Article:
Uber has more tracking power than the police

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App-based ride sharing company Uber uses more sophisticated technology to track its customers' location than what is available to the police, the Metropolitan police commissioner has claimed.

Sir Bernard Hogan-Howe, Britain's highest-ranking police officer, said that the taxi company could use GPS technology to track its customers in real-time when responding to ride requests, something the police are not allowed to do.

Speaking to Radio Times, Sir Bernard said: "When people ring the police, we haven't got a clue where that phone is."

However, in emergency situations, such as when someone's life is at risk, police can make an application to use real-time GPS data.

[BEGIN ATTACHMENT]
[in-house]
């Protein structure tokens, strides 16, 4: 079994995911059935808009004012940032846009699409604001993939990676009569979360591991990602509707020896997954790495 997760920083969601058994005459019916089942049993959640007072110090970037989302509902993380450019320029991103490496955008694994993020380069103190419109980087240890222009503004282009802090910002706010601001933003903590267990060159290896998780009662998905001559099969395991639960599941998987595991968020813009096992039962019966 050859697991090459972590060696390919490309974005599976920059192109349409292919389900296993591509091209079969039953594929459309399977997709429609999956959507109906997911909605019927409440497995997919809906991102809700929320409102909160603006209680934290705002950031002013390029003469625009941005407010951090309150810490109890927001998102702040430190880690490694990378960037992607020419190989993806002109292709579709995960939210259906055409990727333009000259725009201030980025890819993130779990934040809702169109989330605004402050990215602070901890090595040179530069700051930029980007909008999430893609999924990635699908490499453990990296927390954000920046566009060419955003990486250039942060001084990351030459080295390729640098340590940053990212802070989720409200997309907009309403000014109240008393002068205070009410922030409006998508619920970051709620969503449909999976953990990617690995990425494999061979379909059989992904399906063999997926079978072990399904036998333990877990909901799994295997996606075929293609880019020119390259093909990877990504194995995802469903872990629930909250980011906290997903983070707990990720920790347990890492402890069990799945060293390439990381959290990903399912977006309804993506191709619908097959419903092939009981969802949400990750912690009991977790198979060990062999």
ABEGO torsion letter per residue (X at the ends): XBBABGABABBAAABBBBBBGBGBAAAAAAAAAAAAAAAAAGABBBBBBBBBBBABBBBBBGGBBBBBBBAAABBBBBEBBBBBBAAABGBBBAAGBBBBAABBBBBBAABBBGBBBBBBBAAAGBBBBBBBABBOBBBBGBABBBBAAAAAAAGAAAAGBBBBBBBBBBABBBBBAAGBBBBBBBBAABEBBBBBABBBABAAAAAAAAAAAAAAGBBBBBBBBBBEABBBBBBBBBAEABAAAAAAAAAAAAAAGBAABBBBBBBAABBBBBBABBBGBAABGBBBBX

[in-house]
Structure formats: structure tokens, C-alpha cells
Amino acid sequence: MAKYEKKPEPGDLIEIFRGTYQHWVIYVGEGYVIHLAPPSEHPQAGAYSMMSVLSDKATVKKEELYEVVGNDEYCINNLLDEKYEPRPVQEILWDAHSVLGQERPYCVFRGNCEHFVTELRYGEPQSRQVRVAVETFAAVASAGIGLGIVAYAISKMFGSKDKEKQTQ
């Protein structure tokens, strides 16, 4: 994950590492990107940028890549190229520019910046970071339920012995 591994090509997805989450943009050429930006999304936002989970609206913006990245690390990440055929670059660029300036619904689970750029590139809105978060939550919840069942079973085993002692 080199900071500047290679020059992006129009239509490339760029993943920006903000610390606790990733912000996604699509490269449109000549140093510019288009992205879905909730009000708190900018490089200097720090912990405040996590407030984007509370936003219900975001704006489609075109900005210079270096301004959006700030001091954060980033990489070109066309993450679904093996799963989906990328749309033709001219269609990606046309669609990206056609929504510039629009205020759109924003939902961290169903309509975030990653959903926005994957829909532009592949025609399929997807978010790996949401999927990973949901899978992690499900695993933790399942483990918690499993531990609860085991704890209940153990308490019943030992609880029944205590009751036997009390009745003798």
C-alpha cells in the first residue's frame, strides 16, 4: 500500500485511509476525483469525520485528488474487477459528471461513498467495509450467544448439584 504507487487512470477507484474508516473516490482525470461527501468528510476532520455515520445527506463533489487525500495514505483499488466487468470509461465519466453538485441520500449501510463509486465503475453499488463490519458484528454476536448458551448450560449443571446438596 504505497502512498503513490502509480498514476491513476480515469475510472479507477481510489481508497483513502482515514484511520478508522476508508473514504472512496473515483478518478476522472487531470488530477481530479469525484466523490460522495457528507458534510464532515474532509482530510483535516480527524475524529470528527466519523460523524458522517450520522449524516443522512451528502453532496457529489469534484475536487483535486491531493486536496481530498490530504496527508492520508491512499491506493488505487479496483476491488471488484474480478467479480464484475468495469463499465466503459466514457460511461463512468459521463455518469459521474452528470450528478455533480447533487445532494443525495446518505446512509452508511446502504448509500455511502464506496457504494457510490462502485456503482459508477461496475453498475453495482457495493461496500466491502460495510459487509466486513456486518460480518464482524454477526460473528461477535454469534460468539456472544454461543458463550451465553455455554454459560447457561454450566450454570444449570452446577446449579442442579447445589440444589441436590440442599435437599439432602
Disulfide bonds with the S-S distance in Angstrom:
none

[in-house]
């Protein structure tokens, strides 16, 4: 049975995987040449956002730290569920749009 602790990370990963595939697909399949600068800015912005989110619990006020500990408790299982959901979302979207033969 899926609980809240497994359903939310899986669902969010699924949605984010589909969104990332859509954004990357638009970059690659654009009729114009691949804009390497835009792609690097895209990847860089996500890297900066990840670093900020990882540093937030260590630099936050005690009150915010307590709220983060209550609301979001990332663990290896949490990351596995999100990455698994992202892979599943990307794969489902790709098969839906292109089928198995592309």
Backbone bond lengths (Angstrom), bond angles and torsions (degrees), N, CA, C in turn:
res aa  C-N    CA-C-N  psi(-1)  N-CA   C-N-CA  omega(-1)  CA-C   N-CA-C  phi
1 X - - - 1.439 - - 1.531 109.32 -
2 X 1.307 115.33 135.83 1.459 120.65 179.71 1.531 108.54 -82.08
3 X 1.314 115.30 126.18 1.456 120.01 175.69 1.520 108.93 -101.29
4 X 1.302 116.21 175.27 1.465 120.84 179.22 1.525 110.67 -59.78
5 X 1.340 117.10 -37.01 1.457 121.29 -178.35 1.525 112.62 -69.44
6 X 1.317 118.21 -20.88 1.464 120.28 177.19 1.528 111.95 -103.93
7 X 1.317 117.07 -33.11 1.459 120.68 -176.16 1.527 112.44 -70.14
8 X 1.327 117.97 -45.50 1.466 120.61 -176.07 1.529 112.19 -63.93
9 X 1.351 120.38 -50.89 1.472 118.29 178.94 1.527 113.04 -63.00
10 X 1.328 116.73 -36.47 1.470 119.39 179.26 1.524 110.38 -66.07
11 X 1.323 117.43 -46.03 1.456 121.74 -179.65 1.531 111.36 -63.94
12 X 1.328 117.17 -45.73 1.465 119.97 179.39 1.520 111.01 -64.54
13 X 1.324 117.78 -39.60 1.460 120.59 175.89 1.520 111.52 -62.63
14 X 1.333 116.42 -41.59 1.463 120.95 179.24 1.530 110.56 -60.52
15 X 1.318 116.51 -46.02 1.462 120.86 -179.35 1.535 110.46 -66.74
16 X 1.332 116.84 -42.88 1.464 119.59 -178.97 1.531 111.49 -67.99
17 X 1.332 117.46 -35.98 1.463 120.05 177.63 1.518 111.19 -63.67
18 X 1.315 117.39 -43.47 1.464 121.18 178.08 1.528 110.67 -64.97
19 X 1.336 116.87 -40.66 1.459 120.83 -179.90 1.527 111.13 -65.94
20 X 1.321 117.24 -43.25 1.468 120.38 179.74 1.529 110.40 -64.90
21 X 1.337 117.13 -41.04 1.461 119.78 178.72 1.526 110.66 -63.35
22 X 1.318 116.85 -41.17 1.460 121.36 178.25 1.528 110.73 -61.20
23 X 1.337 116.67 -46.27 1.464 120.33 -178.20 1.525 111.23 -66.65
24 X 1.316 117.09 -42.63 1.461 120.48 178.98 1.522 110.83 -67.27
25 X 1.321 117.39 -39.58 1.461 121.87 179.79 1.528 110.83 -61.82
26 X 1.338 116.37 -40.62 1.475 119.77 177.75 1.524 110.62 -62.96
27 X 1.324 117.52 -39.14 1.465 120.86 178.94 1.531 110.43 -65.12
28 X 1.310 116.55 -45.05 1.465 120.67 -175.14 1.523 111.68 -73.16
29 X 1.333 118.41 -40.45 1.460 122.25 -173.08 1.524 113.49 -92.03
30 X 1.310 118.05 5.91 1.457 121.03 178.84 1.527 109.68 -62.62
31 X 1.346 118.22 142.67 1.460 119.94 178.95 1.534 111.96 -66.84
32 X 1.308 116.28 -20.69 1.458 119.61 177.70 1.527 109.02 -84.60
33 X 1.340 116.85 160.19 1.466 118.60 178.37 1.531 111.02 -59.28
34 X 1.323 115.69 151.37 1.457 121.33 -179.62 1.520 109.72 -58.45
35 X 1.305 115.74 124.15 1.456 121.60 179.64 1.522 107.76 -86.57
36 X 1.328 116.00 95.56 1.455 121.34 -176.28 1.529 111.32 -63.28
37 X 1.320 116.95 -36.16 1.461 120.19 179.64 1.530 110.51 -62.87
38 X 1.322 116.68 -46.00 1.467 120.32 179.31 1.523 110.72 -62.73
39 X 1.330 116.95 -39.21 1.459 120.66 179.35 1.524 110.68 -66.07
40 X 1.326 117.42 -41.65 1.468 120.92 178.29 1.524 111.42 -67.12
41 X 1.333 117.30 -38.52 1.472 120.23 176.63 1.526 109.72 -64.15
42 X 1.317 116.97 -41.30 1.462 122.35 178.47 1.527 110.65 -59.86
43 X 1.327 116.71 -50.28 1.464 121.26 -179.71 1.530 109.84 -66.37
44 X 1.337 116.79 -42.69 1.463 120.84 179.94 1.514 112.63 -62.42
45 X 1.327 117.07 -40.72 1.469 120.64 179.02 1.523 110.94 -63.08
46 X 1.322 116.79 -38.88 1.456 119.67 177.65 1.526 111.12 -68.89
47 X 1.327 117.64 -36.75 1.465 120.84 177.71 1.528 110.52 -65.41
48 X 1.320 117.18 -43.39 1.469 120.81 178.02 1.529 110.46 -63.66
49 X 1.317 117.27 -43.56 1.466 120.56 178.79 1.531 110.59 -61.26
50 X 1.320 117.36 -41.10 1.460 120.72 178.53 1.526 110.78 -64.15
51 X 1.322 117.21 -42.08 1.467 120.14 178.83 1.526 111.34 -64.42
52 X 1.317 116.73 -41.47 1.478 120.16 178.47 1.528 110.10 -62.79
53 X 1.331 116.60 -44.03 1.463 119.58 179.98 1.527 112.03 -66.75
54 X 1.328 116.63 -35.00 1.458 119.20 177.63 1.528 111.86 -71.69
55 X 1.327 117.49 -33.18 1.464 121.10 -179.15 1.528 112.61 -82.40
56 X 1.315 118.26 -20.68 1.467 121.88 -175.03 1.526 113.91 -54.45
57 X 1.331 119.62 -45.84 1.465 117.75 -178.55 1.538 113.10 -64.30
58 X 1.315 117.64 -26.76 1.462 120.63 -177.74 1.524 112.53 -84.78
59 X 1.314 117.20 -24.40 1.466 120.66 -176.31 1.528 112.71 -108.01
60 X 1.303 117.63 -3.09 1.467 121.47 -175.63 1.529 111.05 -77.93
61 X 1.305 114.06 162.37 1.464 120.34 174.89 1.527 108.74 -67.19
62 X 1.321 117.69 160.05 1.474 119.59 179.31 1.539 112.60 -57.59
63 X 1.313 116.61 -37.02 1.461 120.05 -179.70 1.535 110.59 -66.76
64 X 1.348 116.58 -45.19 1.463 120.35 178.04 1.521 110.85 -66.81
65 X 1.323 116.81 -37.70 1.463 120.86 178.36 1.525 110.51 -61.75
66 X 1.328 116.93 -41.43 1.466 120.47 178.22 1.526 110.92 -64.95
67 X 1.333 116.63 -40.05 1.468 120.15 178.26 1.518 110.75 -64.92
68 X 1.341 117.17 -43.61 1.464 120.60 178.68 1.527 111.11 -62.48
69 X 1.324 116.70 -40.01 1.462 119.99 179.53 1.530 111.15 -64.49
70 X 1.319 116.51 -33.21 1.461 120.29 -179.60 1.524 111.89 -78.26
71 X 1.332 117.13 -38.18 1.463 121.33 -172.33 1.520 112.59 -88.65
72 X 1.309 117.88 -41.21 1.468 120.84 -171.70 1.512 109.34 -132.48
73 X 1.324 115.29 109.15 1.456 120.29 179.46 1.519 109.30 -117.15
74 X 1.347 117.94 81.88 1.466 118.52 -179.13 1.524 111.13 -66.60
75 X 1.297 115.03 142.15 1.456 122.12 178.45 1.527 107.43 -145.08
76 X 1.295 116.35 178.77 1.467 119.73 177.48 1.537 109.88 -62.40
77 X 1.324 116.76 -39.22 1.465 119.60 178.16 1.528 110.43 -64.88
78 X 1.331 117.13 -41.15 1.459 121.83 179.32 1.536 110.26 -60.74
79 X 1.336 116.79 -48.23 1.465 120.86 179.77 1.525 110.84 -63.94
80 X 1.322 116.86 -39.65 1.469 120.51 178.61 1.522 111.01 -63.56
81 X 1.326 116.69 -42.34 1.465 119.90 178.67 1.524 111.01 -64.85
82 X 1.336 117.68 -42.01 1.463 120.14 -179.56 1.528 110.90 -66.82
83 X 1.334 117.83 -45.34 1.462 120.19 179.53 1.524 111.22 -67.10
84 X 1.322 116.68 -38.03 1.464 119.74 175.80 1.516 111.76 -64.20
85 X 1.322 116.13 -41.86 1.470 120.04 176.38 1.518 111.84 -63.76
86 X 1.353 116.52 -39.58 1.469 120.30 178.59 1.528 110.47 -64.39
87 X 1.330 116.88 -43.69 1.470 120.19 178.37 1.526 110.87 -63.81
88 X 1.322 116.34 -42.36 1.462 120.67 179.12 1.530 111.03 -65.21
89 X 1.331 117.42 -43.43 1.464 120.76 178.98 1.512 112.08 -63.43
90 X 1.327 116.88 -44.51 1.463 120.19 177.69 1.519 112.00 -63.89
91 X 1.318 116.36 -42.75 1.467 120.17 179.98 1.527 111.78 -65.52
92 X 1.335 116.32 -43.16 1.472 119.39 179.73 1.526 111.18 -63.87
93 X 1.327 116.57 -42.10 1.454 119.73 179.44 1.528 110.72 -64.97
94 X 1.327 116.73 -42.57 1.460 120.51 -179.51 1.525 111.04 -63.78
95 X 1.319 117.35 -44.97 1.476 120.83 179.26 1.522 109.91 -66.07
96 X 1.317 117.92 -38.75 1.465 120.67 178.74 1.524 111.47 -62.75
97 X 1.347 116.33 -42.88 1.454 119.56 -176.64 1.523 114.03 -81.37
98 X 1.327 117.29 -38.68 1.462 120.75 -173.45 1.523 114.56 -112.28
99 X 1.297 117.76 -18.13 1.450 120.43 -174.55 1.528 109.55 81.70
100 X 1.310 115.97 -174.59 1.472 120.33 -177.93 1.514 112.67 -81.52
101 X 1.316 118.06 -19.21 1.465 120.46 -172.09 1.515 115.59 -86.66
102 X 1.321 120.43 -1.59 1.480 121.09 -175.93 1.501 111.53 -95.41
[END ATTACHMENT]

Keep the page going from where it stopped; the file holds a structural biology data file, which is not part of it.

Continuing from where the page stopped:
The UK's police forces made 730,000 requests for communications data between 2012 and 2014, with around 96 per cent of applications being approved, according to new figures released by civil liberties group Big Brother Watch.

The data is used across a wide range of investigations, ranging from terrorism offences to finding missing people, Richard Berry, assistant chief constable of Gloucestershire police told The Times.

Uber's upper hand in its use of technology comes from a customer's agreement for their location data to be shared when they install the application on their smartphone.

The company has proved controversial since being founded in 2009. Traditional taxi drivers in cities across the globe have protested against it, due to its lack of regulations, while the Indian capital Delhi has banned the service altogether, after a number of high-profile cases of assaults by drivers on female passengers.

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